S&P 500 ends below 4,000 for the first time since March 2021; Growth stocks lead to decline

  • Nasdaq leads the decline
  • Twitter falls as short seller Hindenburg reports a risk to Musk’s deal
  • Indices: Dow Jones 2%, S&P 500 down 3.2%, Nasdaq 4.3%.

NEW YORK (Reuters) – The Standard & Poor’s 500 Index closed below 4,000 for the first time since March 2021 and the Nasdaq fell more than 4% on Monday in a sell-off led by massive growth stocks as investors grew increasingly concerned about a surge in interest. rates.

The Nasdaq closed at its lowest level since November 2020. Apple (AAPL.O) Shares fell 3.3% and were the biggest heavyweights on the Nasdaq and S&P 500.

Investors are concerned about how strong the Federal Reserve will have to tame inflation. Last week, the US central bank raised interest rates by 50 basis points.

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The benchmark 10-year US Treasury yield reached its highest level since November 2018 early in the session.

“Markets are absorbing the beginning of a return to a more normal monetary policy environment,” said Christina Huber, chief global market strategist at Invesco in New York.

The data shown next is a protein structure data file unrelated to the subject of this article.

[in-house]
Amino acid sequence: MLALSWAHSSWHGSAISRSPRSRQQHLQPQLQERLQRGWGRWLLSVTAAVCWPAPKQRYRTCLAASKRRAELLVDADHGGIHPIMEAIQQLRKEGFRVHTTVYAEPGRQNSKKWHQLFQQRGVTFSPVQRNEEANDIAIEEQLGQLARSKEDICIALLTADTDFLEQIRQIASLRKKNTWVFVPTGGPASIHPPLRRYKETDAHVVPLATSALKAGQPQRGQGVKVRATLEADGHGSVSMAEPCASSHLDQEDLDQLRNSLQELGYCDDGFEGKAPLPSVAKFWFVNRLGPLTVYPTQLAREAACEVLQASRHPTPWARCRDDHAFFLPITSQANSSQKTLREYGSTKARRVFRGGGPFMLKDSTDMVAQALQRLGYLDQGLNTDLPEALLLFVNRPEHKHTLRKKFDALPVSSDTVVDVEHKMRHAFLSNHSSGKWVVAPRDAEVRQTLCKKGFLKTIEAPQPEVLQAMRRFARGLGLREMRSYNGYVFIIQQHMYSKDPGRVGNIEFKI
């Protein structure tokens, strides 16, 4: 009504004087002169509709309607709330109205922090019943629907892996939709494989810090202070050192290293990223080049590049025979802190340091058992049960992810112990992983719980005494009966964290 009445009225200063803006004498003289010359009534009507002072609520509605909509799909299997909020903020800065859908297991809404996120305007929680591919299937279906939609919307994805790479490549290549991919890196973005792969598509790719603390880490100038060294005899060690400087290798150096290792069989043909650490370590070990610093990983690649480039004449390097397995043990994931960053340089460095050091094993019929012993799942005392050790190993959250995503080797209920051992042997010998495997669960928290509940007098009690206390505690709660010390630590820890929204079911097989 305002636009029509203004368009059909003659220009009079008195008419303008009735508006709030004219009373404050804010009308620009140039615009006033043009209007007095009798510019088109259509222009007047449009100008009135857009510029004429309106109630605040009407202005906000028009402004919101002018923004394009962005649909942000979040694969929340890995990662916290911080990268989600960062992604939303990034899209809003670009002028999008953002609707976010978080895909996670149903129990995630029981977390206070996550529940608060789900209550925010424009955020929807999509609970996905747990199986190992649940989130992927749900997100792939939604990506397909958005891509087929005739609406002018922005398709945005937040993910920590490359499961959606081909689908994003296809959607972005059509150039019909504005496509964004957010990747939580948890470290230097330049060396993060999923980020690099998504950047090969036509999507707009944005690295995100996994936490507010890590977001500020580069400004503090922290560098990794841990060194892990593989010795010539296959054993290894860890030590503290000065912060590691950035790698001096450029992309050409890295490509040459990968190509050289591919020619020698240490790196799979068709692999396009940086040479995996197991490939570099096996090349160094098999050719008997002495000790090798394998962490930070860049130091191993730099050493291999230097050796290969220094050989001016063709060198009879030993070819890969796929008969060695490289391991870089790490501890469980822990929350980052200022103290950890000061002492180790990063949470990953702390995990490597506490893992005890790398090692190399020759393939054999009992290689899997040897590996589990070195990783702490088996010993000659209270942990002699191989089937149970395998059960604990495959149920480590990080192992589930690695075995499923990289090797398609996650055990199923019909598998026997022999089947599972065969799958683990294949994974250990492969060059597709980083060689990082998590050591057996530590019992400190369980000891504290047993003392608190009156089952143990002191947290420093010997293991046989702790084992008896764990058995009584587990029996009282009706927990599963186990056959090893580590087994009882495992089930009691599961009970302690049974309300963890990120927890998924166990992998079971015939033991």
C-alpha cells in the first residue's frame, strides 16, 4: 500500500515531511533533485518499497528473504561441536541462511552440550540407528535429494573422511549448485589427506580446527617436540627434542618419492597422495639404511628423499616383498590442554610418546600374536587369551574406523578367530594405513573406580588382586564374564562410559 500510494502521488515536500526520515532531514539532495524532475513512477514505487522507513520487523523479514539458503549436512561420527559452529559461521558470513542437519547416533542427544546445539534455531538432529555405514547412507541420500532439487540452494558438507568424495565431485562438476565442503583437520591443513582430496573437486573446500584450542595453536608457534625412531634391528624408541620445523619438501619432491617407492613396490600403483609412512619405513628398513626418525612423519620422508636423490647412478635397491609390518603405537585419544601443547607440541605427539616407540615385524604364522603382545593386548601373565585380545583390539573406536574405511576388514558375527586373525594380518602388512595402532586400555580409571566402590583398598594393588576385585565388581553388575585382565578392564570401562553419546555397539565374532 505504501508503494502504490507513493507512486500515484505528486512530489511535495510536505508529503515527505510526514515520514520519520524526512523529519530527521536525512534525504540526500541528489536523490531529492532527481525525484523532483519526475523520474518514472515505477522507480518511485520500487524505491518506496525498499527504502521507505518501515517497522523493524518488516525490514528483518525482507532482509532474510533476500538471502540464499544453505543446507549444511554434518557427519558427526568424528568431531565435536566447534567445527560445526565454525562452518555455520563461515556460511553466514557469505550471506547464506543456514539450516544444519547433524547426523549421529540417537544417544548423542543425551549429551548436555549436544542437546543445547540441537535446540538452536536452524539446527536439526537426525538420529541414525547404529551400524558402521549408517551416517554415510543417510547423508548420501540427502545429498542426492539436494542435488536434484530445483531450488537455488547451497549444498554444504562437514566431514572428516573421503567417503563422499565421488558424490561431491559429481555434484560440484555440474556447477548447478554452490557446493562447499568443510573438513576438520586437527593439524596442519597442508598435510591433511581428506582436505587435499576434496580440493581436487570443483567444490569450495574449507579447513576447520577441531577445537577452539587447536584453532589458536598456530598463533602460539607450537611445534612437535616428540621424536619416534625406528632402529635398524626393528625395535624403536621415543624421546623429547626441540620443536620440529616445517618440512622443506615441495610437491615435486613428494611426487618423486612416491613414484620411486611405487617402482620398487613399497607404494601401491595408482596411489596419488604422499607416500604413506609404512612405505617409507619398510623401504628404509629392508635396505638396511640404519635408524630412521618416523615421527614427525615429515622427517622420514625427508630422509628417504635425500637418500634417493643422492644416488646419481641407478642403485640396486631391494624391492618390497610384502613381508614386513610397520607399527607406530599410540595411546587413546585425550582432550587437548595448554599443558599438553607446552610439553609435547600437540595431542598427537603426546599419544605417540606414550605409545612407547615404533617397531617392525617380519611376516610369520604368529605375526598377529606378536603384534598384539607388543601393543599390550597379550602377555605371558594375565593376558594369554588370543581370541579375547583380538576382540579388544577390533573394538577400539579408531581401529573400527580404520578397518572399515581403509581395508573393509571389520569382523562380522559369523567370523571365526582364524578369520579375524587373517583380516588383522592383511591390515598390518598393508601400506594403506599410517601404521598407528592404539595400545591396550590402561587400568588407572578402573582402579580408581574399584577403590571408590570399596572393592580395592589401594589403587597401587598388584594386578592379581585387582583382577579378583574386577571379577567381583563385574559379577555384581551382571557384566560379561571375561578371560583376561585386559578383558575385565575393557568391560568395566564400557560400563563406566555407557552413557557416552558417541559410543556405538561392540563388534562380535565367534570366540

“Moving aggressively (on prices) raises the specter of a recession, especially with all these complications – high inflation, Russia’s invasion of Ukraine, supply chain disruptions linked to COVID,” she said.

Investors were also concerned about the economic slowdown in China after the recent surge in coronavirus cases.

Dow Jones Industrial Average (.DJI) It fell 653.67 points, or 1.99%, to 32,245.7 points, the Standard & Poor’s 500 . (.SPX) It lost 132.1 points, or 3.20%, to 3,991.24 points, and the Nasdaq Composite (nineteenth) It fell 521.41 points, or 4.29%, to 11623.25 points.

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Among the hardest hit in the recent sell-off were technology and growth stocks, whose valuations depend more on future cash flows.

energy sector (.SPNY) The sector fell 8.3% with lower oil prices.

Twitter Inc (TWTR.N) Shares fell more than 3% as Hindenburg Research took a short position in the social media company’s shares, saying the company’s $44 billion deal to sell itself to Elon Musk risks being repriced lower. Read more

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Additional reporting by Devik Jain and Amruta Khandekar in Bengaluru. Editing by Shunak Dasgupta, Anil de Silva and Aurora Ellis

Our criteria: Thomson Reuters Trust Principles.

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